12 Comments

  1. Martin

    Normally when I build sites I get access to the customers webhosting (which you need when making sites live) and just create a random email account using their own domain name just for the purpose of signing up to services like WordPress.com, Akismet, Email marketing services etc etc. I always then just forward emails from that email address to the customers other email address or one of my own emails…

    For storing logins and api’s I just save them in a .doc file along with any other logins and details I have of the clients.

    This system has always worked for me.

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  2. Janw Oostendorp

    I’m surprised you didn’t mention the option to add the key to your wp-config.php that way a person with login can’t know the key. They at least need FTP to view that file.

    I know you know about the possibility: http://wpmu.org/how-to-use-akismet-on-wordpress-multisite-with-1-license-key/ ;)

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  3. Ryan Hellyer

    Handing out your API key does not seem like a very good idea. Plenty of people do seem to do that though.

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  4. Otto

    Create the account for them, or walk them through it, in person, explaining why and the differences.

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  5. Jeremy

    Kirk Wight wrote a good post about this a few months ago: Jetpack and WordPress.com accounts

    tl;dr: You’ll want your client to create their own WordPress.com account if they don’t already have one. If you connect Jetpack to your own WordPress.com account, they will still have to link to their account to use features such as Likes, Notifications, or Post by Email.

    It will also make things easier if they ever need some help with their Jetpack site and don’t want to go through you.

    It’s also worth noting that a lot of people may already have an account, if they signed up for Gravatar for example.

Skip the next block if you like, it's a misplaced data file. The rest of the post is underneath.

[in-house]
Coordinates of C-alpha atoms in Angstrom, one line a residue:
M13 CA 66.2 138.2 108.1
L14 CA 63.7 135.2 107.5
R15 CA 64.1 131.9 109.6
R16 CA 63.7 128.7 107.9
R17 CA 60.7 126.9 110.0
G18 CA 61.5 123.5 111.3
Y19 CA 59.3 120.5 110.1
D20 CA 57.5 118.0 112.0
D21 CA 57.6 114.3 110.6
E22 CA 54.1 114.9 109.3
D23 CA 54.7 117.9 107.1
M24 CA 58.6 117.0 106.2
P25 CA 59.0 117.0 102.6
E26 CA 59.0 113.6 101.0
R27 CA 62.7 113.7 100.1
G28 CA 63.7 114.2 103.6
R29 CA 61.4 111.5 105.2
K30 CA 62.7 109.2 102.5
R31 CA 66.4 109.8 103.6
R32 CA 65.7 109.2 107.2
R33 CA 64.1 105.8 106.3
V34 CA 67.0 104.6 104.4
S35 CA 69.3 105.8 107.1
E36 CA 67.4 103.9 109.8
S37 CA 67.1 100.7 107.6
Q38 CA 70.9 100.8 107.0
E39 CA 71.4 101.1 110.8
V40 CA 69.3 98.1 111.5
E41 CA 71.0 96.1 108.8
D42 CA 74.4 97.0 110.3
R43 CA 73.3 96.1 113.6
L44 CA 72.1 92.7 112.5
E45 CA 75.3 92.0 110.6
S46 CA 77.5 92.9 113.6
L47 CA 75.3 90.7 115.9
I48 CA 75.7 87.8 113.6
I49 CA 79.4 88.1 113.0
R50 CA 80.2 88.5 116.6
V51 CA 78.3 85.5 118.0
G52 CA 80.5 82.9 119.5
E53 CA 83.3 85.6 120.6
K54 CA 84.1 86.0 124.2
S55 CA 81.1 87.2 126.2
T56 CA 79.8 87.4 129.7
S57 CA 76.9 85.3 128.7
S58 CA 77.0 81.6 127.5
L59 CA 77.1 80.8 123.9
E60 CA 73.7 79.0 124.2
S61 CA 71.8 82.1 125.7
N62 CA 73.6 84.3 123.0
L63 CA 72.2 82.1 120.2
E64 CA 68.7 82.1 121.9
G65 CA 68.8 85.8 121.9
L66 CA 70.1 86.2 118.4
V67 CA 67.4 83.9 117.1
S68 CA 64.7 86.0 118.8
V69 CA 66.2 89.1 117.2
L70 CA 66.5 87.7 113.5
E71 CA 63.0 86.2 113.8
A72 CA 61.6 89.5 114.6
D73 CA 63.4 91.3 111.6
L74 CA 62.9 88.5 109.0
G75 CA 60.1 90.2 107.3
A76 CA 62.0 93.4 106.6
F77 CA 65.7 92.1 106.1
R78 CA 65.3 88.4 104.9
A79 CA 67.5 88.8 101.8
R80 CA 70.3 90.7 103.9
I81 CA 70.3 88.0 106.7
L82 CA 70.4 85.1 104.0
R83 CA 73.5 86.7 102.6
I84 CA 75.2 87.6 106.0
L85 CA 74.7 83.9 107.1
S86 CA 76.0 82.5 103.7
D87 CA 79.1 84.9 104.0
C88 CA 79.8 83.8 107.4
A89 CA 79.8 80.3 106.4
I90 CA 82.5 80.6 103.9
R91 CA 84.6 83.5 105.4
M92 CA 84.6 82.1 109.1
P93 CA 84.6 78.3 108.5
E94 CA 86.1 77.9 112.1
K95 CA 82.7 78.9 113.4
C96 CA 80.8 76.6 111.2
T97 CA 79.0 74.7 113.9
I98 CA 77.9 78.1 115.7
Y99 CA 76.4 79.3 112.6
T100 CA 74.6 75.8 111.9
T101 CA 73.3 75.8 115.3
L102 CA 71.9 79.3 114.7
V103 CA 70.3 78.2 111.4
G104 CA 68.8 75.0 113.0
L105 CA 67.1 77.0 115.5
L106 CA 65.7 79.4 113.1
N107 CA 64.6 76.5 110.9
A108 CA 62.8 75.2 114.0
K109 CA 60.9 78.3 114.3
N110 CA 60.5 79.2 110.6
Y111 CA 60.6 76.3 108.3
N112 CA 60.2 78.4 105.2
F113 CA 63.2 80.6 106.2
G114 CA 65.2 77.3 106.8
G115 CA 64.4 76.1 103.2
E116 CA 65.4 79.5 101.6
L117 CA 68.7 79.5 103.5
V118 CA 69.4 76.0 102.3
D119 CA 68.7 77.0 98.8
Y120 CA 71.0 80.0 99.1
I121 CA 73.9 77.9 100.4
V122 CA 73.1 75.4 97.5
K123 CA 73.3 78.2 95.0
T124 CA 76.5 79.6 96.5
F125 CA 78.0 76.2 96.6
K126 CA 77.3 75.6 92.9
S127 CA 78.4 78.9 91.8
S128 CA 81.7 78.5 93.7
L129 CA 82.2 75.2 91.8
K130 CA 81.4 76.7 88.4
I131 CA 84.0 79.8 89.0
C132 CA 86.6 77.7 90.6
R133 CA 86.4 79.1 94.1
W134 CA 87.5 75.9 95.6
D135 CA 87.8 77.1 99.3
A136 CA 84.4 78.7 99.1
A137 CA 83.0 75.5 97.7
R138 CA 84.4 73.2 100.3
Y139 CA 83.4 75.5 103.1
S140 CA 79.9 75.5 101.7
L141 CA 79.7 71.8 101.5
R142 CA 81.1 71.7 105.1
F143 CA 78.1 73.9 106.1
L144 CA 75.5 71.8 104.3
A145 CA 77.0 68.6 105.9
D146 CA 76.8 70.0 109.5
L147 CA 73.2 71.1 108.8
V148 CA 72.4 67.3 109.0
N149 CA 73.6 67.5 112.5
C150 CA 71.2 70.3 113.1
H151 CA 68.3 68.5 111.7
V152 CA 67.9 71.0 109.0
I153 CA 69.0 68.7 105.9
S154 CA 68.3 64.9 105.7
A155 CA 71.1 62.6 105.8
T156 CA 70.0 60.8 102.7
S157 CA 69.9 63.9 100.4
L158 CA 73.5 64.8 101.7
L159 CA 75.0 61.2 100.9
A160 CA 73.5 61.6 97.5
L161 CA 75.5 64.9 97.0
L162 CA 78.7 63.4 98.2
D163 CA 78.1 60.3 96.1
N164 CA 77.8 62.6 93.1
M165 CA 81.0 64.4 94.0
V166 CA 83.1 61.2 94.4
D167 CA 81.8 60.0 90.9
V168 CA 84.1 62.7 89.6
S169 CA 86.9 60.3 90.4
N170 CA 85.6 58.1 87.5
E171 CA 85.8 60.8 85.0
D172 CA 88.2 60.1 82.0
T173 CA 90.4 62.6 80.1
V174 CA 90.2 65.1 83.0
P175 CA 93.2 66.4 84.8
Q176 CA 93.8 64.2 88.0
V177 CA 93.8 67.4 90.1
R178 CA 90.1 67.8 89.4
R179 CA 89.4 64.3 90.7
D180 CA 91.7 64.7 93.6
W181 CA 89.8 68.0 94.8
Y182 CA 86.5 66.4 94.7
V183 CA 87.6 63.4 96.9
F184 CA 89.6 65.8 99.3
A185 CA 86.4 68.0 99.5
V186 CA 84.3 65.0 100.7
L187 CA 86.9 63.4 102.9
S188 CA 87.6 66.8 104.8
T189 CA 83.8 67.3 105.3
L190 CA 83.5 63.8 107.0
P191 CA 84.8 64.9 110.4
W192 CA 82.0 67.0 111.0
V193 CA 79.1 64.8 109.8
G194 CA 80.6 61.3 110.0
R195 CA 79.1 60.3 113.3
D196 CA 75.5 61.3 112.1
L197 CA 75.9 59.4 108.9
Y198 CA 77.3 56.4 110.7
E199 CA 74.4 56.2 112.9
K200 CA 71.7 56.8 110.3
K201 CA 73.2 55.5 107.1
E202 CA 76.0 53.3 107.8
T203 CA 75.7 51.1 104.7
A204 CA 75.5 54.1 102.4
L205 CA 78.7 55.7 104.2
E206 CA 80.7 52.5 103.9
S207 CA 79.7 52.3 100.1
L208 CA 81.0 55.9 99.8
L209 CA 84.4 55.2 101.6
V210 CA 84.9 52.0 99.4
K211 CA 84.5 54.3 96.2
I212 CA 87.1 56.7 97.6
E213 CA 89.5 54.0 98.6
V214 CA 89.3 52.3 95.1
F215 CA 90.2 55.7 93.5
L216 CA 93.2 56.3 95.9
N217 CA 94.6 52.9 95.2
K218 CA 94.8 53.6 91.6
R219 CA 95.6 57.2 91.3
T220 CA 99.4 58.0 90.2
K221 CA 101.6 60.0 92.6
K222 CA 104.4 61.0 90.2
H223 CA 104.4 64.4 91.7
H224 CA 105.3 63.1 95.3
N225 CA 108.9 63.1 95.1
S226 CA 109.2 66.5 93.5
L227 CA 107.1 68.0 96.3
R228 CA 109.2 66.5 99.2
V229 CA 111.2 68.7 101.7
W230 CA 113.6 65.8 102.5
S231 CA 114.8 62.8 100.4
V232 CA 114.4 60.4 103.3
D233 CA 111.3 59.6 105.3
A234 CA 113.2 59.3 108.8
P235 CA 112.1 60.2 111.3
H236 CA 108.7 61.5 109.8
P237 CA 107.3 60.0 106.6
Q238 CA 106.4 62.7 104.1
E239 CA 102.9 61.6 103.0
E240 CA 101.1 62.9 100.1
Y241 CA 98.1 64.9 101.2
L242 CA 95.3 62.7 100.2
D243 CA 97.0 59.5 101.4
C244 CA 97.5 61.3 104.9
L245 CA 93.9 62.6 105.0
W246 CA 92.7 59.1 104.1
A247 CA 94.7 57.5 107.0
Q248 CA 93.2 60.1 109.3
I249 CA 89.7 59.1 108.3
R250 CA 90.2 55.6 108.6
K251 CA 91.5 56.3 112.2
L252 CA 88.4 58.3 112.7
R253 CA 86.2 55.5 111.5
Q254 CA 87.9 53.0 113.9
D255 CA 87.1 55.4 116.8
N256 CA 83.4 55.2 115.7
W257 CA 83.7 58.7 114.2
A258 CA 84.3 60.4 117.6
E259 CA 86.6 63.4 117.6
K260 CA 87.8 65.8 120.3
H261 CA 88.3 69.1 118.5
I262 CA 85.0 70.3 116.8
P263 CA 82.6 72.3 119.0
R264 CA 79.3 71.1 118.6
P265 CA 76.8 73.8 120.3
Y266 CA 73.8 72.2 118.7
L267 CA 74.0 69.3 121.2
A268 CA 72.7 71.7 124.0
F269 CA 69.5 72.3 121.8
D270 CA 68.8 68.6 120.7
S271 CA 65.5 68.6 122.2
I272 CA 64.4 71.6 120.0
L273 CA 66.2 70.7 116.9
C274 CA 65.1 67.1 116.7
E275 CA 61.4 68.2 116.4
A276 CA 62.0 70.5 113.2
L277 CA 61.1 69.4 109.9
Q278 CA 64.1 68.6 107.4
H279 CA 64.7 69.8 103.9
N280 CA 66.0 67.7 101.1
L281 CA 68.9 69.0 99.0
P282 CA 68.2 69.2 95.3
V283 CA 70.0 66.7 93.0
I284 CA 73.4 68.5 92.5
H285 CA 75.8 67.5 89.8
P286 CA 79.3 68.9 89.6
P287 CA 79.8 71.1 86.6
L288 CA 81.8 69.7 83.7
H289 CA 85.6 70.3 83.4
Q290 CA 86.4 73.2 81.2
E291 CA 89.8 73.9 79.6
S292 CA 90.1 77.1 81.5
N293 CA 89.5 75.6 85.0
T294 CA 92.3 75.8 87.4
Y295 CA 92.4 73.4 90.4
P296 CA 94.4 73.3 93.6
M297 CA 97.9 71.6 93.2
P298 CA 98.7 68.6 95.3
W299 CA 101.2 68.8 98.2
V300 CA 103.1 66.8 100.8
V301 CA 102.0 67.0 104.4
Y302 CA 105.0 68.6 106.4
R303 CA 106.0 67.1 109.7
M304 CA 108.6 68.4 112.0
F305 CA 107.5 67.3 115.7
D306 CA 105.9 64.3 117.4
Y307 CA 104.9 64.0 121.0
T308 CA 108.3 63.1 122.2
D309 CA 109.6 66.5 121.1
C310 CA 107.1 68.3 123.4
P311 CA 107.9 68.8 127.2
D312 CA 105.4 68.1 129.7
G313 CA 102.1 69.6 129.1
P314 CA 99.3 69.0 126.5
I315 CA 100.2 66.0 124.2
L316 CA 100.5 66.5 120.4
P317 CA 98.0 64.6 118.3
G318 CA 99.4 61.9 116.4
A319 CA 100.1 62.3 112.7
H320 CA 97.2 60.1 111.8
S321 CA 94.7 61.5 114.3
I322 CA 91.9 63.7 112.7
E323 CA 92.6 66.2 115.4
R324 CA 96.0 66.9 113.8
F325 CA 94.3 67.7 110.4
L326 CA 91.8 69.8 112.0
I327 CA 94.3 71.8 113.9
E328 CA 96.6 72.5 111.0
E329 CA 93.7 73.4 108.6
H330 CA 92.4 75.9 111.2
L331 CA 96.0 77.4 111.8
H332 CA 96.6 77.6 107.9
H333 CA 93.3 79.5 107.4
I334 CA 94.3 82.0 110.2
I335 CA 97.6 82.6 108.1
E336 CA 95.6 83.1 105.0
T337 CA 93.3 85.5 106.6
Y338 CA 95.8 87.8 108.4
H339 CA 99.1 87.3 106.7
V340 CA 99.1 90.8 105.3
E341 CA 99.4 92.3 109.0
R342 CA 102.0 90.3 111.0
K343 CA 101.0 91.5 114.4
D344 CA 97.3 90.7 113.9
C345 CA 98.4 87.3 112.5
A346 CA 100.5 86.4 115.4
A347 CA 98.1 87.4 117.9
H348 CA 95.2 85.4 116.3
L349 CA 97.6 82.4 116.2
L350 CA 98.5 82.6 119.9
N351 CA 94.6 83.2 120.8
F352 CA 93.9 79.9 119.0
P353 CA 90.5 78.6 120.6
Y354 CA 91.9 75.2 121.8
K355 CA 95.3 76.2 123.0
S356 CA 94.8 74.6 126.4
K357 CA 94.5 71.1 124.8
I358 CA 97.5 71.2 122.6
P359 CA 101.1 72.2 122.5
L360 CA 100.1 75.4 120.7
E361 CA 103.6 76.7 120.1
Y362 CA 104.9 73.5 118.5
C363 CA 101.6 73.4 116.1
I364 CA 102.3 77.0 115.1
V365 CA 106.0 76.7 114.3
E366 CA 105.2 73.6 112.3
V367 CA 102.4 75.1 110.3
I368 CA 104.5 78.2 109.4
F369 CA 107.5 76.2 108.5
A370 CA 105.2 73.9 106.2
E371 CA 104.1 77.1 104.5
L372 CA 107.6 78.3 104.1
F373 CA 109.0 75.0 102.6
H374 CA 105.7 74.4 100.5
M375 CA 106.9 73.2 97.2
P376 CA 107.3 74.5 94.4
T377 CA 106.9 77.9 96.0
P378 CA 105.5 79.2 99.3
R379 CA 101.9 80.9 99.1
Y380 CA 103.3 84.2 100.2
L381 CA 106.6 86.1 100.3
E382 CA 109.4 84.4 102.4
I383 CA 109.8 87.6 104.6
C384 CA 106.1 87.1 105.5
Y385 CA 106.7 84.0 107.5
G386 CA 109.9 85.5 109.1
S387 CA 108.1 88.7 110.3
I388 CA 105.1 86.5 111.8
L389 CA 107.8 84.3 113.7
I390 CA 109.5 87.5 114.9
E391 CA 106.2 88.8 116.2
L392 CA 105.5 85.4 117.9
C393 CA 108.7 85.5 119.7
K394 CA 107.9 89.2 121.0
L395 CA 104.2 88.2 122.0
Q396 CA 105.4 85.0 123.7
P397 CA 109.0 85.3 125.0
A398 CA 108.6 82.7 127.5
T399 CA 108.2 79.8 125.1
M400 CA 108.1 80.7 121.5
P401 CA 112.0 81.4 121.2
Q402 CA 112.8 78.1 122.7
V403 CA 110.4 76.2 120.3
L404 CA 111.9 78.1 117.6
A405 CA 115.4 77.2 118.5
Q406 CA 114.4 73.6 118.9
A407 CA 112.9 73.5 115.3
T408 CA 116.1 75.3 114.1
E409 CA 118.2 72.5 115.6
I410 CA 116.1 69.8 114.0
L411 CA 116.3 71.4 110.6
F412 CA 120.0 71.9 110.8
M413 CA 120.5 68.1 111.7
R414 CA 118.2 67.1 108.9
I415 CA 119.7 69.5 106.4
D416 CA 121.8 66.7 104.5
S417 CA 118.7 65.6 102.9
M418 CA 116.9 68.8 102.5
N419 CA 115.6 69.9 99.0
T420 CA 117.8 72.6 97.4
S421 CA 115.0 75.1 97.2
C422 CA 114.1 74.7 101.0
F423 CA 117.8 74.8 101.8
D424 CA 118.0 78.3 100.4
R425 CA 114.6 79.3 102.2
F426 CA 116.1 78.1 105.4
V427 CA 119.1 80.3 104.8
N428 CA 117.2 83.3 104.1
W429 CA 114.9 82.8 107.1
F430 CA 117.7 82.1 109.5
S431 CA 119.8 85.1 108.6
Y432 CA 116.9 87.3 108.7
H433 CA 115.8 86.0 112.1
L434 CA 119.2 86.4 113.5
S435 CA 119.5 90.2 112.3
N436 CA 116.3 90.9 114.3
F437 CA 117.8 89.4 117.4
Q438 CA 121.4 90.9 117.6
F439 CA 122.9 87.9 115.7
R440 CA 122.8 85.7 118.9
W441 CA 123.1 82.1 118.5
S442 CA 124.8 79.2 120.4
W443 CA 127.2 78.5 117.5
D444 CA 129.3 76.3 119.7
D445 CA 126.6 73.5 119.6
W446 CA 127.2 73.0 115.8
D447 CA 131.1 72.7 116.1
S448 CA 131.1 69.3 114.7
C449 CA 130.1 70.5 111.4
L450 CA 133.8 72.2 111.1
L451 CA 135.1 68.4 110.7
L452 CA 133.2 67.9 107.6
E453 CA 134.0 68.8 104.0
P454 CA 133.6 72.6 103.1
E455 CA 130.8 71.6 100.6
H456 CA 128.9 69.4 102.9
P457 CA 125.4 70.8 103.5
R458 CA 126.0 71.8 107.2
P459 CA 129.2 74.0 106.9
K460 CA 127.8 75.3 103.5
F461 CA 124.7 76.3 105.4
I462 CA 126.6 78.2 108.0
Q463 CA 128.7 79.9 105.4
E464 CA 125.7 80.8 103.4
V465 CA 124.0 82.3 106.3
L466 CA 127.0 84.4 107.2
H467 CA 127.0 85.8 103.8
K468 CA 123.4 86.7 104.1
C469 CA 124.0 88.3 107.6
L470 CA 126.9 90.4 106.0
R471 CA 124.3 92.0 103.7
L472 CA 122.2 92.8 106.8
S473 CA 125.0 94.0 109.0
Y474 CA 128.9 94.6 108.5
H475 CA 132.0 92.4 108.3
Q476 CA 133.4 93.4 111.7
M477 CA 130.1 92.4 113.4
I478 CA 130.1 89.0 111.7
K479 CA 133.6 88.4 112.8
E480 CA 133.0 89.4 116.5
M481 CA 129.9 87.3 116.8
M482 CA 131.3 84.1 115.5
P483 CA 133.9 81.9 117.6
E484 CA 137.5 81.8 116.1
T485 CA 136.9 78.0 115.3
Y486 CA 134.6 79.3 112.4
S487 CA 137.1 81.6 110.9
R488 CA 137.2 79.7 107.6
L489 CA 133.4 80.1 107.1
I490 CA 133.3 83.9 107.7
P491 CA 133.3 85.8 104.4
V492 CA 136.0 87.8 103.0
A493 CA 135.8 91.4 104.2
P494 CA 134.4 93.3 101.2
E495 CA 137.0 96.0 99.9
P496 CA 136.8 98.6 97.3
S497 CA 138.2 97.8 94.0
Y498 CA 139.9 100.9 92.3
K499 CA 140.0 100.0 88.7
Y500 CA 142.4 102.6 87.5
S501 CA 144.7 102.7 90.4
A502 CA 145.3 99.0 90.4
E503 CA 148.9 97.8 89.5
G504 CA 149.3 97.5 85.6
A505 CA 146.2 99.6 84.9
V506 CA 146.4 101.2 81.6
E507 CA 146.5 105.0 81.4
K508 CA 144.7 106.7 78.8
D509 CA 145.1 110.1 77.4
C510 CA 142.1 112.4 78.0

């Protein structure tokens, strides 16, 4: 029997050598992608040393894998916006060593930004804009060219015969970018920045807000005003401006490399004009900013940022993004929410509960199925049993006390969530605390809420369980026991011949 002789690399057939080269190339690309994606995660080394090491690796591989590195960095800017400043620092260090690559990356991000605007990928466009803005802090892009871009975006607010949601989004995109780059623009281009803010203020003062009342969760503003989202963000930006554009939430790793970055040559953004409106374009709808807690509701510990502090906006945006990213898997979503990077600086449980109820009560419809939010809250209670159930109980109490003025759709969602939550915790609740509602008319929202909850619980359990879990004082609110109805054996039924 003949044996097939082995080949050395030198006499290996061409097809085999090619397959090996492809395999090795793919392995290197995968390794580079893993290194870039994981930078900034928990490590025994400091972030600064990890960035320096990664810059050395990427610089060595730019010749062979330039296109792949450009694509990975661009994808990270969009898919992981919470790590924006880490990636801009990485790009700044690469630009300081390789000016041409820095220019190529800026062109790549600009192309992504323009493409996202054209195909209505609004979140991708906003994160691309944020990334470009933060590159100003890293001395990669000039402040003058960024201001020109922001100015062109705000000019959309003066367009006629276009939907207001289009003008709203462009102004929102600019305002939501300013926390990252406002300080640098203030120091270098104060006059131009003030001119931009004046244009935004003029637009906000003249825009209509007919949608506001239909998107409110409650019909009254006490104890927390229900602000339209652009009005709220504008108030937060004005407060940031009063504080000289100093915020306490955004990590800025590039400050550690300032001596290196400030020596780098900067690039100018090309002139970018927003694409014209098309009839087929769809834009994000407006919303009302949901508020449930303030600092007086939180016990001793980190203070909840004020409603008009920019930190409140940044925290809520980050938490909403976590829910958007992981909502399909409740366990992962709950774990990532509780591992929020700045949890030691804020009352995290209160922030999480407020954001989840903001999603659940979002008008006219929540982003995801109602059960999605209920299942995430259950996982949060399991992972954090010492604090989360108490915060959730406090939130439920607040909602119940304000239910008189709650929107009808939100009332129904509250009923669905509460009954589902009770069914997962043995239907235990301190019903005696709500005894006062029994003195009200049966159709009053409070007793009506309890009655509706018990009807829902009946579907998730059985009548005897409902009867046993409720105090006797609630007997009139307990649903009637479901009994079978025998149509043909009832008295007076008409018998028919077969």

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  6. Sarah Gooding

    @Jeremy -Thanks for that link – the article does make some very important points about not leaving a client stranded with your login.

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  7. Cris.

    I’d go with Ottos comment using Martins method. It’s a courteous way of having your client deeper involved in the project.

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  8. Sarah Gooding

    @Cris. – Yes seems like a good way to go about it. I just wasn’t sure whether it’s acceptable to agree to terms of use for someone else.

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  9. September 20, 2013: Weekly Roundup of Web Development and Design Resources

    […] How Do You Manage WordPress.com Account Use On Multiple Sites?: Do you use your own WordPress.com account? Or do you set up a WordPress.com account for each of your clients? Sarah Gooding discusses the pros and cons of each approach. […]

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  10. Terence Milbourn

    I am surprised nobody has so far mentioned using the API key in the wp-config.php file…

    /** Define WordPress.com API Key */
    define(‘WPCOM_API_KEY’,’c1d044646524′);

    That way, your client will never know.

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    • Sebastian “Angelo” Cork

      I believe someone did mention it (not in the article) in the second comment. Indeed, this is a possible solution. You’d of course, just have to remember to get them set up with their own account, should your business relationship end and you part ways. In which case, I feel like this might double your work, versus following the advice of Otto and a method similar to what Martin shared.

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  11. FuturityWEB

    When I take on a new client, the first thing I get them to agree too, is the creation of a new Gmail Account that will be used for everything related to their WordPress Website. I then use this mailbox to setup their Google Webmaster Tools, Google Analytics, WordPress.com Account (Akismet etc).

    When I hand over the website, I hand over the Gmail Account; This ensures separate API Keys, frees the client up from doing stuff he/she doesn’t want to do and in the end gives them complete freedom to do with the accounts as they please once my job is done (assuming they don’t want me to continue with site maintenance etc)

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